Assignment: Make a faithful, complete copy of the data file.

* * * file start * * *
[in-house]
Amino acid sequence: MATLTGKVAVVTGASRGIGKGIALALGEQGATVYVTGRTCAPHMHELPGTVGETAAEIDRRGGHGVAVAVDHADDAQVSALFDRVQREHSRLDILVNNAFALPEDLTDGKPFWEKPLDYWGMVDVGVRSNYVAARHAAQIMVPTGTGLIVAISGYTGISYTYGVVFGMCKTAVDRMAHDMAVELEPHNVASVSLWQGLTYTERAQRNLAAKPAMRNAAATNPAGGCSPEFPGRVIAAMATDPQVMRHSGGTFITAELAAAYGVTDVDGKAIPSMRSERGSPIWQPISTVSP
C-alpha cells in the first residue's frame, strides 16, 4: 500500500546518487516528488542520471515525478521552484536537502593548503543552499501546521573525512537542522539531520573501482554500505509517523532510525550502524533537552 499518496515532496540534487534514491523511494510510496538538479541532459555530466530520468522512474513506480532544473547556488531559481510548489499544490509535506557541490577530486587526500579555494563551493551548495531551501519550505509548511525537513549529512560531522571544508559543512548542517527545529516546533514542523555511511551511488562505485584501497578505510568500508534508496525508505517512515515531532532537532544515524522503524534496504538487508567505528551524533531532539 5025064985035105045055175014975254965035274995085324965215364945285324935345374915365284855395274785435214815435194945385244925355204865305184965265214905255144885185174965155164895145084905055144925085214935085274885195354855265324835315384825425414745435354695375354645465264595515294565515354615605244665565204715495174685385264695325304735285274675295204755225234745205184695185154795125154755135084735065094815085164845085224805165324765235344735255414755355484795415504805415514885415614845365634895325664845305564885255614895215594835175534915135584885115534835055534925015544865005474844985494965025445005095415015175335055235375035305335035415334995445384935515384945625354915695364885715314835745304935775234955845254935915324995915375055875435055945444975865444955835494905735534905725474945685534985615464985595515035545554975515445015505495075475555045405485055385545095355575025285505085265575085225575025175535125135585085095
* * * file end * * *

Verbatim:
[in-house]
Amino acid sequence: MATLTGKVAVVTGASRGIGKGIALALGEQGATVYVTGRTCAPHMHELPGTVGETAAEIDRRGGHGVAVAVDHADDAQVSALFDRVQREHSRLDILVNNAFALPEDLTDGKPFWEKPLDYWGMVDVGVRSNYVAARHAAQIMVPTGTGLIVAISGYTGISYTYGVVFGMCKTAVDRMAHDMAVELEPHNVASVSLWQGLTYTERAQRNLAAKPAMRNAAATNPAGGCSPEFPGRVIAAMATDPQVMRHSGGTFITAELAAAYGVTDVDGKAIPSMRSERGSPIWQPISTVSP
C-alpha cells in the first residue's frame, strides 16, 4: 500500500546518487516528488542520471515525478521552484536537502593548503543552499501546521573525512537542522539531520573501482554500505509517523532510525550502524533537552 499518496515532496540534487534514491523511494510510496538538479541532459555530466530520468522512474513506480532544473547556488531559481510548489499544490509535506557541490577530486587526500579555494563551493551548495531551501519550505509548511525537513549529512560531522571544508559543512548542517527545529516546533514542523555511511551511488562505485584501497578505510568500508534508496525508505517512515515531532532537532544515524522503524534496504538487508567505528551524533531532539 5025064985035105045055175014975254965035274995085324965215364945285324935345374915365284855395274785435214815435194945385244925355204865305184965265214905255144885185174965155164895145084905055144925085214935085274885195354855265324835315384825425414745435354695375354645465264595515294565515354615605244665565204715495174685385264695325304735285274675295204755225234745205184695185154795125154755135084735065094815085164845085224805165324765235344735255414755355484795415504805415514885415614845365634895325664845305564885255614895215594835175534915135584885115534835055534925015544865005474844985494965025445005095415015175335055235375035305335035415334995445384935515384945625354915695364885715314835745304935775234955845254935915324995915375055875435055945444975865444955835494905735534905725474945685534985615464985595515035545554975515445015505495075475555045405485055385545095355575025285505085265575085225575025175535125135585085095